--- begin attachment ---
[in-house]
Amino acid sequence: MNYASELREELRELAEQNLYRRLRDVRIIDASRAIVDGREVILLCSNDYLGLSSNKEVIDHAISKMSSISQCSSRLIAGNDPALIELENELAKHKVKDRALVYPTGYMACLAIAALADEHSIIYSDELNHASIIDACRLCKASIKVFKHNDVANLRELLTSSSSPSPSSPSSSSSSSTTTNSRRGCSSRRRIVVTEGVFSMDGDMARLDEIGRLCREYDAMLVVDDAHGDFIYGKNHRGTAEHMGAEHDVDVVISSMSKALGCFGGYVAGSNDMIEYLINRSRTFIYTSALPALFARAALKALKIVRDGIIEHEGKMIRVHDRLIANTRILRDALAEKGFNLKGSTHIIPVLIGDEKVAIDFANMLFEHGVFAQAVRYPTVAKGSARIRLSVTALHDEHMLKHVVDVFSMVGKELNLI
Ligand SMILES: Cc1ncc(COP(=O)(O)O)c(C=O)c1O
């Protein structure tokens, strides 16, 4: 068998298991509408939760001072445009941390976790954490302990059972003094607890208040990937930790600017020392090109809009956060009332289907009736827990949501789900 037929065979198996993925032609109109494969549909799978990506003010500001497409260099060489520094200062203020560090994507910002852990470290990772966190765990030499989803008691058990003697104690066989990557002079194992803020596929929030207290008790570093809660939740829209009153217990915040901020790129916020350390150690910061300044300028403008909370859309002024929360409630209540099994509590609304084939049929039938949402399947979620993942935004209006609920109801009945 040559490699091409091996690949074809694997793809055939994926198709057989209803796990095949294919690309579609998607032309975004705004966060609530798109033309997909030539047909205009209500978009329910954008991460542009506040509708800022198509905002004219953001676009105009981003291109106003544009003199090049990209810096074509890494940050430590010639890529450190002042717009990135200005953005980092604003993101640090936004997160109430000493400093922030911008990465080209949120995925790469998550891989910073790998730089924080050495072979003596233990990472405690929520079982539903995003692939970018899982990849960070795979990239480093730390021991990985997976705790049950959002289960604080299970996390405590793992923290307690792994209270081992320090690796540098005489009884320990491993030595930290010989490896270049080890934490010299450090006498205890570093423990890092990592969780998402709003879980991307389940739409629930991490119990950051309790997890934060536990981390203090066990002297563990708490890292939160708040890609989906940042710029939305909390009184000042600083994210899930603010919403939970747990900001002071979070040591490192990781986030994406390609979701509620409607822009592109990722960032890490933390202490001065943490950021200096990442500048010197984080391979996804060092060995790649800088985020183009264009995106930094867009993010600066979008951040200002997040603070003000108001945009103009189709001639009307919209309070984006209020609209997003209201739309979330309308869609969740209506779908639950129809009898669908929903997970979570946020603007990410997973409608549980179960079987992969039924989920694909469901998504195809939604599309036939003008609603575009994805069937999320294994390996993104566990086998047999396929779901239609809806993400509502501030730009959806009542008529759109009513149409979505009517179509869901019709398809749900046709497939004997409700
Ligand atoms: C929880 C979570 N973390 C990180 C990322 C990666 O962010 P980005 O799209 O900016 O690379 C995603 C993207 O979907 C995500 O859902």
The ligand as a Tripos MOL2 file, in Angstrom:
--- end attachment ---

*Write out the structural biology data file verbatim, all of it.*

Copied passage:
[in-house]
Amino acid sequence: MNYASELREELRELAEQNLYRRLRDVRIIDASRAIVDGREVILLCSNDYLGLSSNKEVIDHAISKMSSISQCSSRLIAGNDPALIELENELAKHKVKDRALVYPTGYMACLAIAALADEHSIIYSDELNHASIIDACRLCKASIKVFKHNDVANLRELLTSSSSPSPSSPSSSSSSSTTTNSRRGCSSRRRIVVTEGVFSMDGDMARLDEIGRLCREYDAMLVVDDAHGDFIYGKNHRGTAEHMGAEHDVDVVISSMSKALGCFGGYVAGSNDMIEYLINRSRTFIYTSALPALFARAALKALKIVRDGIIEHEGKMIRVHDRLIANTRILRDALAEKGFNLKGSTHIIPVLIGDEKVAIDFANMLFEHGVFAQAVRYPTVAKGSARIRLSVTALHDEHMLKHVVDVFSMVGKELNLI
Ligand SMILES: Cc1ncc(COP(=O)(O)O)c(C=O)c1O
């Protein structure tokens, strides 16, 4: 068998298991509408939760001072445009941390976790954490302990059972003094607890208040990937930790600017020392090109809009956060009332289907009736827990949501789900 037929065979198996993925032609109109494969549909799978990506003010500001497409260099060489520094200062203020560090994507910002852990470290990772966190765990030499989803008691058990003697104690066989990557002079194992803020596929929030207290008790570093809660939740829209009153217990915040901020790129916020350390150690910061300044300028403008909370859309002024929360409630209540099994509590609304084939049929039938949402399947979620993942935004209006609920109801009945 040559490699091409091996690949074809694997793809055939994926198709057989209803796990095949294919690309579609998607032309975004705004966060609530798109033309997909030539047909205009209500978009329910954008991460542009506040509708800022198509905002004219953001676009105009981003291109106003544009003199090049990209810096074509890494940050430590010639890529450190002042717009990135200005953005980092604003993101640090936004997160109430000493400093922030911008990465080209949120995925790469998550891989910073790998730089924080050495072979003596233990990472405690929520079982539903995003692939970018899982990849960070795979990239480093730390021991990985997976705790049950959002289960604080299970996390405590793992923290307690792994209270081992320090690796540098005489009884320990491993030595930290010989490896270049080890934490010299450090006498205890570093423990890092990592969780998402709003879980991307389940739409629930991490119990950051309790997890934060536990981390203090066990002297563990708490890292939160708040890609989906940042710029939305909390009184000042600083994210899930603010919403939970747990900001002071979070040591490192990781986030994406390609979701509620409607822009592109990722960032890490933390202490001065943490950021200096990442500048010197984080391979996804060092060995790649800088985020183009264009995106930094867009993010600066979008951040200002997040603070003000108001945009103009189709001639009307919209309070984006209020609209997003209201739309979330309308869609969740209506779908639950129809009898669908929903997970979570946020603007990410997973409608549980179960079987992969039924989920694909469901998504195809939604599309036939003008609603575009994805069937999320294994390996993104566990086998047999396929779901239609809806993400509502501030730009959806009542008529759109009513149409979505009517179509869901019709398809749900046709497939004997409700
Ligand atoms: C929880 C979570 N973390 C990180 C990322 C990666 O962010 P980005 O799209 O900016 O690379 C995603 C993207 O979907 C995500 O859902």
The ligand as a Tripos MOL2 file, in Angstrom: